Pamplona Cúcuta Unidad Funcional 2

  • Concesiones

We anticipate slope movements with satellite radar and predictive models

A collaboration project between Sacyr and the startup Detektia allows us to implement an early warning system for terrain behavior

Mass movement on slopes is a real challenge for our linear infrastructure. That is why we have partnered with the startup Detektia to anticipate terrain movements that may happen in project sites.

Detektia has developed a technology that helps us predict slope movements through data obtained from satellite sources, combined with other terrain variables. We are already conducting pilot tests on our Pamplona-Cúcuta road P3 (Colombia).

The temporal deformation series generated from satellite radar are loaded onto Detektia's EyeRADAR platform, where it is analyzed point by point, grouped by slope, or associated with each critical area identified by the project team.

"The system alerts us when the actual movement of a specific point falls outside the confidence interval of the theoretical prediction," explains Ruth Jimenez Falla, GIS engineer for the project.

Anticipating terrain movements was a challenge jointly launched by Sacyr Concesiones and Sacyr Engineering and Infrastructure in the Sacyr iChallenges open innovation program. The construction asset area of Sacyr Concesiones, the topography area of Sacyr Engineering and Infrastructure, and the Department of Corporate Strategy, Innovation, and Sustainability, which manages this innovation initiative, participate together with the technical team in charge of the P3 project in Colombia.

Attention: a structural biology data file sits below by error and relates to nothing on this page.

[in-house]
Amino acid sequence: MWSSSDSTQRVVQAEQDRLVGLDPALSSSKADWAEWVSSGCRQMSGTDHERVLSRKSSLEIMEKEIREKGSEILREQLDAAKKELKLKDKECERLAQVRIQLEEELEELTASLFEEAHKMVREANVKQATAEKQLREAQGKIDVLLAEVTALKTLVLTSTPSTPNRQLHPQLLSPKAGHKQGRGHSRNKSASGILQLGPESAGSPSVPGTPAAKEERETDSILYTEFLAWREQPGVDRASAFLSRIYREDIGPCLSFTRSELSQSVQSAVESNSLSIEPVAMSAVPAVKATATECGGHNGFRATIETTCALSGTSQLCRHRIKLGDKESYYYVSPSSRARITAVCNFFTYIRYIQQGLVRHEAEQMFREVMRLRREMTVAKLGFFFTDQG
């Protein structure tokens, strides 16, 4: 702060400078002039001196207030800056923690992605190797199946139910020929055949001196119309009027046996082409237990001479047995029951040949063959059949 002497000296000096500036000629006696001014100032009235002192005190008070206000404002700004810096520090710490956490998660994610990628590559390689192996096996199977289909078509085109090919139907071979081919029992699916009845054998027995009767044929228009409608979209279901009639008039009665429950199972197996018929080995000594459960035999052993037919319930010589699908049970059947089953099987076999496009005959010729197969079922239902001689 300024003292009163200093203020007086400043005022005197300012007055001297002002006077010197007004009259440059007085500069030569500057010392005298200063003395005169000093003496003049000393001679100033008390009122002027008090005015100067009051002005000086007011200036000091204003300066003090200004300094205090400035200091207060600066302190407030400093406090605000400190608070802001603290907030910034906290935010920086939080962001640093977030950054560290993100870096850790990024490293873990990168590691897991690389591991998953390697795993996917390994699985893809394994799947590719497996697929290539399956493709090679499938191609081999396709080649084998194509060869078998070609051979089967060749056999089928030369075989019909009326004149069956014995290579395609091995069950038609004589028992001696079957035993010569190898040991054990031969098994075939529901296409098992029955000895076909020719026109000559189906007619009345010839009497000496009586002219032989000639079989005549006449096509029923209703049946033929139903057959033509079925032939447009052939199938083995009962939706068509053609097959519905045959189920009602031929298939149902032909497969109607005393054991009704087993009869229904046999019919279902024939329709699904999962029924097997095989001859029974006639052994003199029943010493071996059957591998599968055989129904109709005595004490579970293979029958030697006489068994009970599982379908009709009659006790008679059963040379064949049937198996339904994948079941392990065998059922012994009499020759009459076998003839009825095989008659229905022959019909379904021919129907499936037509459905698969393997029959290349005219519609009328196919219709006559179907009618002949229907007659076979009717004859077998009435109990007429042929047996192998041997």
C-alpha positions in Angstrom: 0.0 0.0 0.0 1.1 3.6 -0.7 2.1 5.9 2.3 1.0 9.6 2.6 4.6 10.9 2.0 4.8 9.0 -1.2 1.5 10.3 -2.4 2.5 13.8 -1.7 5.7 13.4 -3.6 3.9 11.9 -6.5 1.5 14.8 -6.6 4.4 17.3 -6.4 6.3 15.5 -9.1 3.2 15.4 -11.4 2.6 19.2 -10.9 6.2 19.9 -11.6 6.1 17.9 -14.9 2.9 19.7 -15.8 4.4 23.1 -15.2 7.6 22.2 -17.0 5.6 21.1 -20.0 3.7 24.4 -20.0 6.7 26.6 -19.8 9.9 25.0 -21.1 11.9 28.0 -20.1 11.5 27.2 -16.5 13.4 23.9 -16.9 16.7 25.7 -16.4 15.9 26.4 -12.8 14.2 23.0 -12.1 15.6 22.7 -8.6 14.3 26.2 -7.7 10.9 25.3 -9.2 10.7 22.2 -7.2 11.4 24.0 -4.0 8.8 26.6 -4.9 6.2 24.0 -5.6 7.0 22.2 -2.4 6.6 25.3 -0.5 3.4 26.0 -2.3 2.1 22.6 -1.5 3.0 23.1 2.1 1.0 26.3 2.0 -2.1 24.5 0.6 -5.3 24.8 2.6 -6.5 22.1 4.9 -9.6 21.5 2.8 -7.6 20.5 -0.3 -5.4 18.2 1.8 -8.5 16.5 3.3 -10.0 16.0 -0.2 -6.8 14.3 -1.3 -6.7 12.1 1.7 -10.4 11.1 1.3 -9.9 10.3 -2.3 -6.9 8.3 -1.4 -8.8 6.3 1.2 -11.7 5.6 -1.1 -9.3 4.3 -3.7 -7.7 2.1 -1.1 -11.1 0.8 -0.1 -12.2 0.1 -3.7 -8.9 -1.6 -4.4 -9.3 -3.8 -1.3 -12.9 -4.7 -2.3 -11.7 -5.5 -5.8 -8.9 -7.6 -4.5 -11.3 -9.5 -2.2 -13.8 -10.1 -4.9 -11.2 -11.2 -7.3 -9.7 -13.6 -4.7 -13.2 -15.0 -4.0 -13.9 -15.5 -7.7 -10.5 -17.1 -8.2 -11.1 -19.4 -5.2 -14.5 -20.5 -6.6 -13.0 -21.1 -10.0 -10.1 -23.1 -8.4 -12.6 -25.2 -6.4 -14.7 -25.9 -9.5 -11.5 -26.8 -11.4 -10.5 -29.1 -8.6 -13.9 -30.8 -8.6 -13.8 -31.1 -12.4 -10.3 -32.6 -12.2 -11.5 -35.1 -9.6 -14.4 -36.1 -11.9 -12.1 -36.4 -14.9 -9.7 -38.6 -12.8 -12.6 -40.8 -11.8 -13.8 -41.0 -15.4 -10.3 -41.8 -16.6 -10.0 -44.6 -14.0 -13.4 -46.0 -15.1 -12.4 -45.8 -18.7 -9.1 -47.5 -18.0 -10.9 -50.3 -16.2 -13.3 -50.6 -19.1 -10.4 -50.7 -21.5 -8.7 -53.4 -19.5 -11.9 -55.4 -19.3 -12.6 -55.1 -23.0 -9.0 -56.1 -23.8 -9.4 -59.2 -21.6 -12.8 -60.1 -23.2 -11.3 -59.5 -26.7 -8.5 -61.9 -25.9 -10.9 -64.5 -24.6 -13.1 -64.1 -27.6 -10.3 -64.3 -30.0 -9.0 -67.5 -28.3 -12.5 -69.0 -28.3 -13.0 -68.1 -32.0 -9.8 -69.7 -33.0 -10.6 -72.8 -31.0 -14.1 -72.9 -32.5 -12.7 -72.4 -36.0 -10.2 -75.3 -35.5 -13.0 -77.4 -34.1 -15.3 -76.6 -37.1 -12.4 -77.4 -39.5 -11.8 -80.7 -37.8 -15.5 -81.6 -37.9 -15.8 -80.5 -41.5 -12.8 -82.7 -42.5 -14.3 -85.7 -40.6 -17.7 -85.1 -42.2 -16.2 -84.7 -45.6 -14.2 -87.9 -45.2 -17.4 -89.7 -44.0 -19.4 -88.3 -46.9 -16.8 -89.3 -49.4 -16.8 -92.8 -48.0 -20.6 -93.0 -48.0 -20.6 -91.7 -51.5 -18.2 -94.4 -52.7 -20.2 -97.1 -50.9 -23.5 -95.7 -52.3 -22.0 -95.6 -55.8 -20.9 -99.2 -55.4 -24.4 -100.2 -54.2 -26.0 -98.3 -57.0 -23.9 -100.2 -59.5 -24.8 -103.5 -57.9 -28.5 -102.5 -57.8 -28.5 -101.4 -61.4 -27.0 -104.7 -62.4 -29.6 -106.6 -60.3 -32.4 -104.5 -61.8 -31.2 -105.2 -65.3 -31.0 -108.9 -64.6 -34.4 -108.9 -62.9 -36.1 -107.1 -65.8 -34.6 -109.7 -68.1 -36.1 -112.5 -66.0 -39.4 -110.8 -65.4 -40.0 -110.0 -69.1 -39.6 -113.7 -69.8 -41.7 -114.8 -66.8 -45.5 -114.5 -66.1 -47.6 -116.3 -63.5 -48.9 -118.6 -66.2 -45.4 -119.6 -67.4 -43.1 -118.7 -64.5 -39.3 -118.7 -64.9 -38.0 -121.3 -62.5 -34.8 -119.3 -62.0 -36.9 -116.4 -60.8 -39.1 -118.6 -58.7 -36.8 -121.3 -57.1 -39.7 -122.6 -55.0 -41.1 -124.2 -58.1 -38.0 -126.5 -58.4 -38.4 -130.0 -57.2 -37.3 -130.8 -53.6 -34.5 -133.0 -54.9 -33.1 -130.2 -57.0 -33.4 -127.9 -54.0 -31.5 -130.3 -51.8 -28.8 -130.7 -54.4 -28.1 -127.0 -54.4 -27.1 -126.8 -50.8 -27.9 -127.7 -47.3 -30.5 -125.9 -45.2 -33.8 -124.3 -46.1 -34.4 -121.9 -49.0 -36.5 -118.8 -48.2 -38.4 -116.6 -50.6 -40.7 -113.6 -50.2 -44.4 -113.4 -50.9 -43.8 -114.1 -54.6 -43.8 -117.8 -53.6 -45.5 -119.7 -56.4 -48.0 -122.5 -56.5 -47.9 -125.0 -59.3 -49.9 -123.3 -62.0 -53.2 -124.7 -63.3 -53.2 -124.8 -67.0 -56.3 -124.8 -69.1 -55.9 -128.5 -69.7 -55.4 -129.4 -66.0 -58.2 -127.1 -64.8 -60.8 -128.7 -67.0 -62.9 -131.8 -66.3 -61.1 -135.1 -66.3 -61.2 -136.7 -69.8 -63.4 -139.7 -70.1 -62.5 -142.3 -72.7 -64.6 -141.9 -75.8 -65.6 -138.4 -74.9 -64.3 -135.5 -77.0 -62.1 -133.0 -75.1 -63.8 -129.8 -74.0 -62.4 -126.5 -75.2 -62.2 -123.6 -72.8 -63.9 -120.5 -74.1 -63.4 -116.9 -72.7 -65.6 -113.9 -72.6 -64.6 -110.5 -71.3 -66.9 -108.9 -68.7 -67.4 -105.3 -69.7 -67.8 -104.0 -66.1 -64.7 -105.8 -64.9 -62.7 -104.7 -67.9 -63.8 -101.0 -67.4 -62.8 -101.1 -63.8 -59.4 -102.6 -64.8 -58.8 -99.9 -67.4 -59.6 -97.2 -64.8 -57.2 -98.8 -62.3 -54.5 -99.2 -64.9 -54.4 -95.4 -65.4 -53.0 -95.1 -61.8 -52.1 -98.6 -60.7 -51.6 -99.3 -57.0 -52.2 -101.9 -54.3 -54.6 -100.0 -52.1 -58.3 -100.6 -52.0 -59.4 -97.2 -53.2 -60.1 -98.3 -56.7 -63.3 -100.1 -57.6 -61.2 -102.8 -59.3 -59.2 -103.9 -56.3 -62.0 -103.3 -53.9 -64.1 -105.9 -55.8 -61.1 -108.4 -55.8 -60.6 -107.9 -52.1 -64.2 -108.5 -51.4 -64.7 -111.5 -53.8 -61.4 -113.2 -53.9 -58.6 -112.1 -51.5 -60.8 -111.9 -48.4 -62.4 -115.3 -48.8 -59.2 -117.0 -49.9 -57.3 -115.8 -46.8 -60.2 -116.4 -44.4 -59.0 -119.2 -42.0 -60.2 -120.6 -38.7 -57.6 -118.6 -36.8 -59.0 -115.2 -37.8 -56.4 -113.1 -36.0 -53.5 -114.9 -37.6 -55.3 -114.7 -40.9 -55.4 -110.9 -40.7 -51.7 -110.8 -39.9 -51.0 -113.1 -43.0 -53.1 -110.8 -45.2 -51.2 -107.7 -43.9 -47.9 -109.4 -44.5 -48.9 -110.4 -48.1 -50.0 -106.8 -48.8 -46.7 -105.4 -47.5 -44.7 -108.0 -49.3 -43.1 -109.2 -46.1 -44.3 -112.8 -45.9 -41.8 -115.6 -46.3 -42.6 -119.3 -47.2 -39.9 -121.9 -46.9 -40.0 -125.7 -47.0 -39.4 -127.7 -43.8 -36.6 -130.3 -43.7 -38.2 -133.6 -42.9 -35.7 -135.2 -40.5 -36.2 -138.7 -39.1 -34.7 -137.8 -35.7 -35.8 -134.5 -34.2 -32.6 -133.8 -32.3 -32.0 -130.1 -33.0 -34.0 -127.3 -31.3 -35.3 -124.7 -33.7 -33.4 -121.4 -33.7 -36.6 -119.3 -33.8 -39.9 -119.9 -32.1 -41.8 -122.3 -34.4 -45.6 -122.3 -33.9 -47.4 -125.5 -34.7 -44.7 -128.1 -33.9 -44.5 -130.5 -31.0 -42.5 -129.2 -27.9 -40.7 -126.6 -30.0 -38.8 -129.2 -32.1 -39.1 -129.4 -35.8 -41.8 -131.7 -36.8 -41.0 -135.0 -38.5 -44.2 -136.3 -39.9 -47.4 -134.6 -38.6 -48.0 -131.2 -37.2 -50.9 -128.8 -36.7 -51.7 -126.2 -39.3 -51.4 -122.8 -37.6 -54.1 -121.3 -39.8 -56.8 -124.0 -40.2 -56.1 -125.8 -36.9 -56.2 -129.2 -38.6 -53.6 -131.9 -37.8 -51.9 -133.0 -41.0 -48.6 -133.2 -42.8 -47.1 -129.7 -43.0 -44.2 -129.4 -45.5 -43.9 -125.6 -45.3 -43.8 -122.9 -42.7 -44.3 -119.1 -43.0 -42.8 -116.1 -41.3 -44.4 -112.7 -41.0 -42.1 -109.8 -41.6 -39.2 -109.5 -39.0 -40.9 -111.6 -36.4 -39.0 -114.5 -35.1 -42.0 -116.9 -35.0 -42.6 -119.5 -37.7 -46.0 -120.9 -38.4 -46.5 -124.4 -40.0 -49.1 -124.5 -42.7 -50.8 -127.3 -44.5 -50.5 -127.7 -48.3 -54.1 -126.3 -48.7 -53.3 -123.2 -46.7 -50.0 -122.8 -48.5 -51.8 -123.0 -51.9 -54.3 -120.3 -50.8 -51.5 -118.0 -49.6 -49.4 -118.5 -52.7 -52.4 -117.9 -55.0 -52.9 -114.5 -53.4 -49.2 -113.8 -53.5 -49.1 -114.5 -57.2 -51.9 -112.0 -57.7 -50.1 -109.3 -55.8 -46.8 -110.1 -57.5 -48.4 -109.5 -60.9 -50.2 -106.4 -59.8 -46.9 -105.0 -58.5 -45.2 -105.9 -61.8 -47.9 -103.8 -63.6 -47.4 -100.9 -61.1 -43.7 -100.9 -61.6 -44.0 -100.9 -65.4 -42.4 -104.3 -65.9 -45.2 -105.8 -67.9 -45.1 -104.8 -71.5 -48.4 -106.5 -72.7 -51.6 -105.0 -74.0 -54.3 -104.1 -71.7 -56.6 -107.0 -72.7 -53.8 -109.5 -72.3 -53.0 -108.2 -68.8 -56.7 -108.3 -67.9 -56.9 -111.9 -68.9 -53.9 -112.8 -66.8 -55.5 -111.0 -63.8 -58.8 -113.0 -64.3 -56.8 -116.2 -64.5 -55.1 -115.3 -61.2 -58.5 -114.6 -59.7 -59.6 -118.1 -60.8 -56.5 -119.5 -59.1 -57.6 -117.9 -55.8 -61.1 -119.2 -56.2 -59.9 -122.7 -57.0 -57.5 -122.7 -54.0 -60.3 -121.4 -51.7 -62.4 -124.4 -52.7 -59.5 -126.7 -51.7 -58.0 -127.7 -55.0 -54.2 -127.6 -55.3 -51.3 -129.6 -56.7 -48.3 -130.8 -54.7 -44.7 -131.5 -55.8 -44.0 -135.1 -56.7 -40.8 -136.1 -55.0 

Different terrain behavior models have been developed in Pamplona-Cúcuta, some with static variables based on the construction site's environment and terrain that do not change over time.

 

 

"Static models are used to understand how the environment affects the project site, considering the characteristics of that environment, tree density, and intrinsic elements of the place that do not change over time. In the second type of models, which we call dynamic, we introduce variables that might affect the probability of terrain sliding in real-time, such as rainfall," explains Jiménez.

"We noticed that it was important, before starting a project, to know in which areas we could work based on the probability of failure in that site," Jiménez explains.

The versatility of these behavior models allows them to be applied before, during, and after the project, in operation and maintenance.

"Through the EyeRadar web platform, which works with artificial intelligence, we access the information and meet with the work team every two weeks to see if what the model predicted would happen in that period has occurred or not, and take feedback in an agile way," explains Jiménez.

"Fast iterations and continuous feedback from project technicians allow us to validate and advance quickly, providing the best possible information to the responsible parties for the work and infrastructure," comments Candela Sancho, CEO of Detektia and the person in charge of the project on behalf of the startup.

"In Colombia, no radar satellite technology has been used to detect this landslide threat along a road combined with dynamic prediction models, as proposed by Detektia," Jiménez says.

"We had reservations about this technology, but Detektia has helped us at every moment and has been open to our proposals. They have taught us about machine learning, DInSAR technology," Jiménez explained.

We already have a validated first dynamic model in Functional Units 1 and 2 of Pamplona-Cúcuta. We are now in Unit 4, in Bochalema, where information is being collected from the satellite.

The potential of using satellite data is also being evaluated in other business lines, such as Sacyr Maintenance."

  • Colombia
  • Radar
  • Satellite

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